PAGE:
About half the states now allow some form of early voting, i.e., where voters can go to a poll and cast their votes prior to election day without regard to restrictive rules on "absentee" voting. Early voting polls are open in many states already.
We think early voting favors Obama and his campaign's elaborate "ground game." Instead of a one-day "get out the vote" push on election day, the campaign can engage in a weeks long effort that truly utilizes all those enthusiastic volunteers. While both sides can do this, Democrats typically have lower turnout numbers in their core constituencies--especially minorities--so there's much greater room for improvement.
Anyway, we reported earlier today that Obama had a lead in the early North Carolina early voting. We now have some data from Georgia as well.
According to a Survey USA poll from Georgia, 18% of the sample (of 547 likely voters) had ALREADY voted. Amongst those voters, Obama leads by 52%-46%. (Note: the margin is closer between the Senate candidates in Georgia, with Democratic challenger Jim Martin leading GOP incumbent Saxby Chambliss by 48%-44% among those who've already voted.) It will be interesting to see how this plays out. While McCain had a lead among "likely voters" who haven't yet voted, we'd say a bird in the hand is worth two in the bush. If something on the order of 30-40% of Georgia voters vote early and Obama keeps a lead of six points, McCain will have quite a deficit to make up on election day.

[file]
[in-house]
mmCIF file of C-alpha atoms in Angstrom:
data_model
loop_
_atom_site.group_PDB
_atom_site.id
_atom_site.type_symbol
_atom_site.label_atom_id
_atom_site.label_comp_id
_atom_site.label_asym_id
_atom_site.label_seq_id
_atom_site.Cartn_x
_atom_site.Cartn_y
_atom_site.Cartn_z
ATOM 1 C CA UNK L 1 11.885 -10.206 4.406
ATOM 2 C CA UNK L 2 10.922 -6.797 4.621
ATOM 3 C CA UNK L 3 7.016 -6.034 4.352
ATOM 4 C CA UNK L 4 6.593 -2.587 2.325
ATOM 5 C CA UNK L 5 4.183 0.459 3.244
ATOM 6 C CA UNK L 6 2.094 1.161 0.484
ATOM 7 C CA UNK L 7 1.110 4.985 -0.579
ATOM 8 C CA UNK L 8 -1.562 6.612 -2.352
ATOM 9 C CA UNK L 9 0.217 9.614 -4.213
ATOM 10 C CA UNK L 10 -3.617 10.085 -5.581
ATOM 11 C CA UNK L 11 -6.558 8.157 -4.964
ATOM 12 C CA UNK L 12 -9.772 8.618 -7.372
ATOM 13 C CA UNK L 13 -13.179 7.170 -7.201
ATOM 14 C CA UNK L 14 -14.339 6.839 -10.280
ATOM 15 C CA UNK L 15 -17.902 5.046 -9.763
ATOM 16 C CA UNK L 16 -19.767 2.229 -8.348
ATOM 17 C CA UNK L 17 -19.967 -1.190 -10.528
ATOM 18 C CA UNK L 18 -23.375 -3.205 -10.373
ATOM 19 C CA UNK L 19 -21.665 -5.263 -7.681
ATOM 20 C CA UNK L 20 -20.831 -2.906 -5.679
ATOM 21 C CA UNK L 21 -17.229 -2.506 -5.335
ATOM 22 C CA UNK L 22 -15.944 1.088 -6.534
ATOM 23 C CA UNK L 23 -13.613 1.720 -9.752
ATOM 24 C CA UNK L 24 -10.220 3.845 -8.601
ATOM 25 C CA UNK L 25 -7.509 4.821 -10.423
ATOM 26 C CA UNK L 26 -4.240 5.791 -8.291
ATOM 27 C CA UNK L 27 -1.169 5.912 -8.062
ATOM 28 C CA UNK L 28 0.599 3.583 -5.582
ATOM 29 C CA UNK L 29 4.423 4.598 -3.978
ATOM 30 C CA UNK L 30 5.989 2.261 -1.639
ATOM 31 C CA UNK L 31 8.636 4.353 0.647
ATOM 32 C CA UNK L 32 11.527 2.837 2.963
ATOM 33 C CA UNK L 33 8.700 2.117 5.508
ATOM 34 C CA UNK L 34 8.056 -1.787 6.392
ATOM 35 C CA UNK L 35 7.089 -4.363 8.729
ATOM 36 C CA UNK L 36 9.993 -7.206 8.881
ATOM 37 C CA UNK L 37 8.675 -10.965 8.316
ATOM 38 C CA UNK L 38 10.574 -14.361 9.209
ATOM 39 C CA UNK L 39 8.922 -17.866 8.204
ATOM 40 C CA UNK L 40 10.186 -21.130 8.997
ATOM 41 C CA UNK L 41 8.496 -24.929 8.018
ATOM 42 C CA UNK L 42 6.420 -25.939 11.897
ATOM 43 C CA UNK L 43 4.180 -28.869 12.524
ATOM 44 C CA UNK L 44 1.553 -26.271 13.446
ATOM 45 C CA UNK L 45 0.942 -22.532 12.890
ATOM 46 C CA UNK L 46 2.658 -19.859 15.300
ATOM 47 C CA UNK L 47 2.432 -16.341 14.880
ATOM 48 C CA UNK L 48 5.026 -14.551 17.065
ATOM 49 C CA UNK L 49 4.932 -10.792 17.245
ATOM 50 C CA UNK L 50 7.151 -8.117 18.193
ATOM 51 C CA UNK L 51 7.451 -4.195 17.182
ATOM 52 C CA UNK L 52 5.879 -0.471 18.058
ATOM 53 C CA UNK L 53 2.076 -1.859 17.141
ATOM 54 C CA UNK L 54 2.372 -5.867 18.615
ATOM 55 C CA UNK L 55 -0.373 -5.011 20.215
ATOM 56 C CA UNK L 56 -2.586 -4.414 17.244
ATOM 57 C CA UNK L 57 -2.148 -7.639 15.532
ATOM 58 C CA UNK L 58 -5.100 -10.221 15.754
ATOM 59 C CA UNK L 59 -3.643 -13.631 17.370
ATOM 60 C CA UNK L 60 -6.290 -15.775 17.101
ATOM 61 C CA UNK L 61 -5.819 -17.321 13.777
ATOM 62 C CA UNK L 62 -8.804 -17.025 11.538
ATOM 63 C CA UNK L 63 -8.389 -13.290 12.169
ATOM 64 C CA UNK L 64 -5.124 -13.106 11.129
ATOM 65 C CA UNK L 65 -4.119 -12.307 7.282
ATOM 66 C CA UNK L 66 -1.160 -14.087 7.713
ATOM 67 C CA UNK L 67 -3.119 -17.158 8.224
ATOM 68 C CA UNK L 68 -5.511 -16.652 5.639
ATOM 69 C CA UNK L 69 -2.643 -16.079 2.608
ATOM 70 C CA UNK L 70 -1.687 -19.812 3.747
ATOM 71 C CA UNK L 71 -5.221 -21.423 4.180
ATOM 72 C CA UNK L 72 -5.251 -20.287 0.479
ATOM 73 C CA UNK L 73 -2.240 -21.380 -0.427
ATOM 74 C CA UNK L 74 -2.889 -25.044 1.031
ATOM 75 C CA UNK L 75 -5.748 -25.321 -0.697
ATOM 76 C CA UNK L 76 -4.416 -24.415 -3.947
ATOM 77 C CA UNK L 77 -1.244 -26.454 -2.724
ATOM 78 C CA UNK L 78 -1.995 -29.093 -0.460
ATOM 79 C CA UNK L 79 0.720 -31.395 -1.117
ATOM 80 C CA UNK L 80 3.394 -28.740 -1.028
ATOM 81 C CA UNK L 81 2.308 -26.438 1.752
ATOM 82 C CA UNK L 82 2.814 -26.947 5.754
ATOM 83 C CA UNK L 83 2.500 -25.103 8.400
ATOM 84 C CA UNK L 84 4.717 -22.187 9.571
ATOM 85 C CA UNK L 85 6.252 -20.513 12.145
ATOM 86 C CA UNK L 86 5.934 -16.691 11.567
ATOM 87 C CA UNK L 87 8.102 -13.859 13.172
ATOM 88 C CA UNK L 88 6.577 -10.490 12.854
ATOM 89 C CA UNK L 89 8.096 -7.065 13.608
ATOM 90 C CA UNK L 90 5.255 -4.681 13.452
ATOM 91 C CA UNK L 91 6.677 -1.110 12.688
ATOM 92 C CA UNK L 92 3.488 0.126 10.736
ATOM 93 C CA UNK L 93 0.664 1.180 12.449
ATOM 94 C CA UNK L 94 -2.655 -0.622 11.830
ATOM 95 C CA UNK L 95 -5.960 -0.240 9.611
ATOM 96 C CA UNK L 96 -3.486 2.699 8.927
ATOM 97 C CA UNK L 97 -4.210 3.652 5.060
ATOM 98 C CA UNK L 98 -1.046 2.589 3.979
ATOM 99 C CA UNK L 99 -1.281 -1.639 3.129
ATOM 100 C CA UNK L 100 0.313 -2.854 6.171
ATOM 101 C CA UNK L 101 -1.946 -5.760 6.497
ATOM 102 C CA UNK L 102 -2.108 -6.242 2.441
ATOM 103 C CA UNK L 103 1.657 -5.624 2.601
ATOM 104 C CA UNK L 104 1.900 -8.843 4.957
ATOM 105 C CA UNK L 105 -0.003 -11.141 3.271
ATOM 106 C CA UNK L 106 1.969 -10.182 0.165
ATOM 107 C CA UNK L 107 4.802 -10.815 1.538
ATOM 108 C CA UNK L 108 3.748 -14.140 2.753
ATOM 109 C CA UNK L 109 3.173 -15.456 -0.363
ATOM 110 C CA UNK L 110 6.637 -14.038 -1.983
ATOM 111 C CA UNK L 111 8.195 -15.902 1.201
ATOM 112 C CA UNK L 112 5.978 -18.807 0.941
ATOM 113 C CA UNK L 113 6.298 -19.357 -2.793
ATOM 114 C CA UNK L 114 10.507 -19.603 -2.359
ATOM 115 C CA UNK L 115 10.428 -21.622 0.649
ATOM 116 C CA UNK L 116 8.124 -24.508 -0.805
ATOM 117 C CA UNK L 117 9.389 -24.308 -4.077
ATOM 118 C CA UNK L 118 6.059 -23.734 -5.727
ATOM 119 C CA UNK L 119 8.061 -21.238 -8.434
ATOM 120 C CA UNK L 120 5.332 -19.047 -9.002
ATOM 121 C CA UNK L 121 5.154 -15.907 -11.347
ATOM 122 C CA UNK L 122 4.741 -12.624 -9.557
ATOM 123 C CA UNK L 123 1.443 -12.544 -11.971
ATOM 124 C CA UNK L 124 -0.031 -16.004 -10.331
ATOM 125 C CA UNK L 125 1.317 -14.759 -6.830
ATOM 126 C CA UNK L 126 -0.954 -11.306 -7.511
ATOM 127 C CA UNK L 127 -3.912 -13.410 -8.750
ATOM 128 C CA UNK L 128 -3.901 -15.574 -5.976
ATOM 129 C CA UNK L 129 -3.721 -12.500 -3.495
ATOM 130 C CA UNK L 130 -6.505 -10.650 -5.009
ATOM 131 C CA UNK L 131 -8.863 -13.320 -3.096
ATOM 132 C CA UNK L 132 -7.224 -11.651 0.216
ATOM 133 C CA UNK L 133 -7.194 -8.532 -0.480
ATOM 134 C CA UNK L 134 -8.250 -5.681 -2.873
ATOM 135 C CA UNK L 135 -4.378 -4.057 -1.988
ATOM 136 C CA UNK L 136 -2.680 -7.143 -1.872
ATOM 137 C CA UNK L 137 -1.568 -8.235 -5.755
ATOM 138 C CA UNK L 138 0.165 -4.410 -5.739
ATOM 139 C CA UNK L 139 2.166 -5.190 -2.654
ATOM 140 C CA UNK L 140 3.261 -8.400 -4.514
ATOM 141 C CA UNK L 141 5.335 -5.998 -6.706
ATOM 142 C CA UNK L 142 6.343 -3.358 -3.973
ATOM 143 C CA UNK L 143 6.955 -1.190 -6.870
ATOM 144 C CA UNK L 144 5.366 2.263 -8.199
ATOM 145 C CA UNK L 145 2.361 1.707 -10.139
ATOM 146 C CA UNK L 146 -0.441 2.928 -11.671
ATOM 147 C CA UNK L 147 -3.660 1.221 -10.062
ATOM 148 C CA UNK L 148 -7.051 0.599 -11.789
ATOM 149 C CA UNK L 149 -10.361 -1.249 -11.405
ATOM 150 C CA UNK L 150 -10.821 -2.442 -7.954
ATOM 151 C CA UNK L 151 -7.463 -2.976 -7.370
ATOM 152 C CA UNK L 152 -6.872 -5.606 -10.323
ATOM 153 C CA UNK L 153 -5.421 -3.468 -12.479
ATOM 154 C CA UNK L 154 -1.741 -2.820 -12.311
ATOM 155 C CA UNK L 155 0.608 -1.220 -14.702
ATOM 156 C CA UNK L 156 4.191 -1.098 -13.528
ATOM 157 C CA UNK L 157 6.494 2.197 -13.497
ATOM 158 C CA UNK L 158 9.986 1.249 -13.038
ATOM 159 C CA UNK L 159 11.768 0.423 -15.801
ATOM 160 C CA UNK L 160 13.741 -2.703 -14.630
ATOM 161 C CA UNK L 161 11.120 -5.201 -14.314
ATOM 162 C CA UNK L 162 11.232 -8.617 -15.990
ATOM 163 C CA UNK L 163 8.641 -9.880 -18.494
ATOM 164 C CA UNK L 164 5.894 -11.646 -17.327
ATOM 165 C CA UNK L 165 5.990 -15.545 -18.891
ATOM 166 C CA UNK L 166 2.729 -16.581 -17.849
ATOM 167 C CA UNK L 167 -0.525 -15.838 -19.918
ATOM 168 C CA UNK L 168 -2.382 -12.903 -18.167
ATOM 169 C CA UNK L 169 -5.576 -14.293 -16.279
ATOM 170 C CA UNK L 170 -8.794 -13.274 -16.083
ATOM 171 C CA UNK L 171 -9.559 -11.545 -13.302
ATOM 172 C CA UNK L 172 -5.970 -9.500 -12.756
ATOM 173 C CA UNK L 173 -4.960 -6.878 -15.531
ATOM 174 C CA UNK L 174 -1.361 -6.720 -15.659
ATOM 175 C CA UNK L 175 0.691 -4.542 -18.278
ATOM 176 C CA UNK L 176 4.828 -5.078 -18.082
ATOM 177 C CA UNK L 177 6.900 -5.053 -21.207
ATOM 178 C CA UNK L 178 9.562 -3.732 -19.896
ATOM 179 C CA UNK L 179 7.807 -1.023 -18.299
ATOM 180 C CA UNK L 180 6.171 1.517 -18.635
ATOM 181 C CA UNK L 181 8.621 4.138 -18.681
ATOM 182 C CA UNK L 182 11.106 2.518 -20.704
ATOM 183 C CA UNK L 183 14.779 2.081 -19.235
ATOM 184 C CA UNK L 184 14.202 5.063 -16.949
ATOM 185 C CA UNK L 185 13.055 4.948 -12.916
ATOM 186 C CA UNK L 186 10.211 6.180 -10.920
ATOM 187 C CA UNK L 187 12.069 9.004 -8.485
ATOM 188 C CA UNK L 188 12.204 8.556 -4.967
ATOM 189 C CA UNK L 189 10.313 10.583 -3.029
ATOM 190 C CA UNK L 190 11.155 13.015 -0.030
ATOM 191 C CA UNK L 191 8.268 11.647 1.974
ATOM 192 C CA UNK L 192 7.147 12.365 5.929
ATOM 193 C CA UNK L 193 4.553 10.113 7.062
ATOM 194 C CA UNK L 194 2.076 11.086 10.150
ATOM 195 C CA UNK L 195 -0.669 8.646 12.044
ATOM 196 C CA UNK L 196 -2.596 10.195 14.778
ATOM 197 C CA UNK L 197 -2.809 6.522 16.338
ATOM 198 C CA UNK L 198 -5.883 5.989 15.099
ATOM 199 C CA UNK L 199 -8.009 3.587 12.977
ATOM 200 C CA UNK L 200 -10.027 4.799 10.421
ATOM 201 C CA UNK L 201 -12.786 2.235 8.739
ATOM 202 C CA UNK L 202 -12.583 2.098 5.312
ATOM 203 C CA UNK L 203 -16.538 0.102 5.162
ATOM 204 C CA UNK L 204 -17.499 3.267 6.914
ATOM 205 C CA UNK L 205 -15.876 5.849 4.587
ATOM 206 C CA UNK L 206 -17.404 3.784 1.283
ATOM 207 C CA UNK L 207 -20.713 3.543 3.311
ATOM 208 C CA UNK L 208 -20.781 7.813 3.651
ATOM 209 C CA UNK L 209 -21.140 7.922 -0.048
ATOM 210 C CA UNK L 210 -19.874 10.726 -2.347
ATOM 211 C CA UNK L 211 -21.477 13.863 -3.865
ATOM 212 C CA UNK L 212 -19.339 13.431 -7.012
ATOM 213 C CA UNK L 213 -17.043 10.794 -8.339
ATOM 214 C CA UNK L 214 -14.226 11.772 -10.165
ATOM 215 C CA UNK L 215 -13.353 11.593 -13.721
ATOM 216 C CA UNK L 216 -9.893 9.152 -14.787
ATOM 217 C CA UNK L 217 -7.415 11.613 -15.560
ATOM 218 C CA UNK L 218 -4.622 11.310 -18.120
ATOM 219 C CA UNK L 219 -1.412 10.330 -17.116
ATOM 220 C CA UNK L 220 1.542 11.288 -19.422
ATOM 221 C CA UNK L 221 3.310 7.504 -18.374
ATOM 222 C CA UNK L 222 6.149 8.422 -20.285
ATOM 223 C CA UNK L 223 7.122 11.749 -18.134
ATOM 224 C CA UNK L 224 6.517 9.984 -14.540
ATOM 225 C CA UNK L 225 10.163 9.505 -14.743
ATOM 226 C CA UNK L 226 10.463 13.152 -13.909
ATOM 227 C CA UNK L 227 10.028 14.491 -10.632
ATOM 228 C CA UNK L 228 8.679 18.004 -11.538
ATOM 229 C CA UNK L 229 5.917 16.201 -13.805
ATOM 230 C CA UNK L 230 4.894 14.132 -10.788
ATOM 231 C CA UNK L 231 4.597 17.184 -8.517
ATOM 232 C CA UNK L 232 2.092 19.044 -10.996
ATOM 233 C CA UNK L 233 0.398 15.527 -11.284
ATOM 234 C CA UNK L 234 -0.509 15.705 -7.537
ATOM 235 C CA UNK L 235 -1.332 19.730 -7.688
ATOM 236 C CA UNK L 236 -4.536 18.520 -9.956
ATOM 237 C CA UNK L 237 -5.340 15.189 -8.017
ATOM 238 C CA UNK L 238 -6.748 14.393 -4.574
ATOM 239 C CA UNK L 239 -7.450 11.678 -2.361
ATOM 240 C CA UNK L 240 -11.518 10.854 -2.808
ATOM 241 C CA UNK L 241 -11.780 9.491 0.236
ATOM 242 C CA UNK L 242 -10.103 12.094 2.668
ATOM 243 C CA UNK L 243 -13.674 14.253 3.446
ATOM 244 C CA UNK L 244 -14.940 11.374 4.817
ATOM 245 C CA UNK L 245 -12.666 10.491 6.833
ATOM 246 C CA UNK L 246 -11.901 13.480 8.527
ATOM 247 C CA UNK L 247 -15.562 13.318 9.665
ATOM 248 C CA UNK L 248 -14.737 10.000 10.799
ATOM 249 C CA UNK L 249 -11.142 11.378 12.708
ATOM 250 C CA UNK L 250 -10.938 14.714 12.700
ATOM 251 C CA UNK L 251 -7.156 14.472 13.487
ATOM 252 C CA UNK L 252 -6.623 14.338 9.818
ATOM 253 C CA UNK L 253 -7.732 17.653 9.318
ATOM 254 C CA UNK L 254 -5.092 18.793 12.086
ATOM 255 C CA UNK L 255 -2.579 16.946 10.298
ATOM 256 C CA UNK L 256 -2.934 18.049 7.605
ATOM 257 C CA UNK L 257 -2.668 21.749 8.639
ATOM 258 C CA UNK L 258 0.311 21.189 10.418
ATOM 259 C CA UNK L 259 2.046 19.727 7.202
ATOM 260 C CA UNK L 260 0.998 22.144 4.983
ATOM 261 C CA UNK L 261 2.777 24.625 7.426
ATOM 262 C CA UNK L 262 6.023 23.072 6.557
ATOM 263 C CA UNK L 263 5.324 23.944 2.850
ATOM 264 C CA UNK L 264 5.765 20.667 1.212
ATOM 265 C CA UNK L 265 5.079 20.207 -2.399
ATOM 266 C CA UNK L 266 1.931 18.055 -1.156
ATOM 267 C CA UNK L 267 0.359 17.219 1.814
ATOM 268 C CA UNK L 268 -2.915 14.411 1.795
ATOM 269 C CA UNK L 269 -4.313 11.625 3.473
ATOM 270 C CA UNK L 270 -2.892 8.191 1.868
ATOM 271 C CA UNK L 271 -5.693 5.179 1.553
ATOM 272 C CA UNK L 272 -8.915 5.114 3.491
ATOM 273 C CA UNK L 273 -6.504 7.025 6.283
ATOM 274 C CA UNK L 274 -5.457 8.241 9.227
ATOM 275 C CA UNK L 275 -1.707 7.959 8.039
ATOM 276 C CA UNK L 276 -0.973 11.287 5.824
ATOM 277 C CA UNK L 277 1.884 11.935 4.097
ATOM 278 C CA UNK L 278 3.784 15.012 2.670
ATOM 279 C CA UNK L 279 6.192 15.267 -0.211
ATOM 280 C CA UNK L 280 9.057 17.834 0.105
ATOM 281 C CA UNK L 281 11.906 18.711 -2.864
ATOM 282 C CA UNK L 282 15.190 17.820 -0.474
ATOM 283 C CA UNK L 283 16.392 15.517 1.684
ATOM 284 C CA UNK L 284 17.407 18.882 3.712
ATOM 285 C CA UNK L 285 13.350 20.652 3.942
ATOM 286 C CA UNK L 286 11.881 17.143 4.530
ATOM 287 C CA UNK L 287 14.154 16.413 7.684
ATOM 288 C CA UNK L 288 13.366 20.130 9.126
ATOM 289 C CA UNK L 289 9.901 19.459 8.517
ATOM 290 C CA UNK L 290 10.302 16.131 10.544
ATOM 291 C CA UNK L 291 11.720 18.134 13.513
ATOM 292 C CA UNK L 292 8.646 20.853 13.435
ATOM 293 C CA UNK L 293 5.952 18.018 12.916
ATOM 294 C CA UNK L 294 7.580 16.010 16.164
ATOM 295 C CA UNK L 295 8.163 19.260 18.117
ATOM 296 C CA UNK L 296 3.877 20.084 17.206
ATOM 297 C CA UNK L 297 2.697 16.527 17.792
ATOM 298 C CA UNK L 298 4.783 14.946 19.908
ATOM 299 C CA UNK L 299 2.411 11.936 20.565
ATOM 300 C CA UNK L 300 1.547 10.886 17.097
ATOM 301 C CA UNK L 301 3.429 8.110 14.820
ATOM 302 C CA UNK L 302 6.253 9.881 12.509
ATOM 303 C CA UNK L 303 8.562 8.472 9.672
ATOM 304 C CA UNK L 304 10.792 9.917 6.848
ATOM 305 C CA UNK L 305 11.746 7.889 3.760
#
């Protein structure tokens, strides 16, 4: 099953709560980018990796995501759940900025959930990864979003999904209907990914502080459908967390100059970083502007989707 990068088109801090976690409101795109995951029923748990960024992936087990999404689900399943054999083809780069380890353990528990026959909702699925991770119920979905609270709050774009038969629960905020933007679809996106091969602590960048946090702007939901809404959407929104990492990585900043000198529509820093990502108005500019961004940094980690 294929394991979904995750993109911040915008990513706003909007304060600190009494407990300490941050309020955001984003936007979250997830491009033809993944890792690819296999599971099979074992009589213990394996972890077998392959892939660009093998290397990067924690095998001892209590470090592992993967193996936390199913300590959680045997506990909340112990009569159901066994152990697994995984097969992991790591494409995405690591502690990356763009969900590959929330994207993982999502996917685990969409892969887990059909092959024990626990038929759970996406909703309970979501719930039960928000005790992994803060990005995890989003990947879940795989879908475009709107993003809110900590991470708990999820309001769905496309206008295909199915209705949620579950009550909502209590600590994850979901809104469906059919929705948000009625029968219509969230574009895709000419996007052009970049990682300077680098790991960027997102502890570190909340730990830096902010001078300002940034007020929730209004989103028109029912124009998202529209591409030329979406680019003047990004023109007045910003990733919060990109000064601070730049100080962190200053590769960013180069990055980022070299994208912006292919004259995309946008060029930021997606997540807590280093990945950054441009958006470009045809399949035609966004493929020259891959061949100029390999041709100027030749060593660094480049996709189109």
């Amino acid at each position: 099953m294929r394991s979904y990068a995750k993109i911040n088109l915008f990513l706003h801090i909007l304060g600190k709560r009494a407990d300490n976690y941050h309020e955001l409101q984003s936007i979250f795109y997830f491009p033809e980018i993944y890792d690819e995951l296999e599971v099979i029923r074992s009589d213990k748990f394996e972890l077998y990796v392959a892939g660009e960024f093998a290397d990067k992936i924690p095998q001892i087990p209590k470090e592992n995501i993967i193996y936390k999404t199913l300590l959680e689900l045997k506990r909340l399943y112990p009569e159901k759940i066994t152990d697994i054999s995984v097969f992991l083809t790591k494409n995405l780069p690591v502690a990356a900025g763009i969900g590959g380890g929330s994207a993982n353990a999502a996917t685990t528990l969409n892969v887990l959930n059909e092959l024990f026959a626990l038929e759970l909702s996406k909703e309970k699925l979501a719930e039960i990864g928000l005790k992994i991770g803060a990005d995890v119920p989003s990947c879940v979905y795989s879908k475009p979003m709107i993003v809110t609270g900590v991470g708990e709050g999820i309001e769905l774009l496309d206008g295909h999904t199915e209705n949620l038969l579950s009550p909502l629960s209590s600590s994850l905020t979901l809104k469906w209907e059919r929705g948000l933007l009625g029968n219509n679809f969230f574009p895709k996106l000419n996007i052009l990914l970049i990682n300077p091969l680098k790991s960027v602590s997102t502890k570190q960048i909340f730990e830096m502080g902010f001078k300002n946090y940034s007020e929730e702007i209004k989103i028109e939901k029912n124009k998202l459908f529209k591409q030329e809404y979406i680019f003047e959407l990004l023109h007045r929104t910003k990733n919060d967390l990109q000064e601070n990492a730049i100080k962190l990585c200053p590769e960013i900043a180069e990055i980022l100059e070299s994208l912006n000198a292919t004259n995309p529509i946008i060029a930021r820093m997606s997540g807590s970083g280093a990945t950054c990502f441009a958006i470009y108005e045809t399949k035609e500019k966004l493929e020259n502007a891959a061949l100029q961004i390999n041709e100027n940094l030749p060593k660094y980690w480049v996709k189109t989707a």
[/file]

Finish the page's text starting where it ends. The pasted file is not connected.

Similarly, in Iowa, Survey USA reported a couple days ago that 14% of the voters in its sample there had already voted. Among those voters, Obama has an overwhelming lead, 65%-31%.
We'll keep digging around for data on this subject--let us know if you have any other good leads or come across a cogent analysis.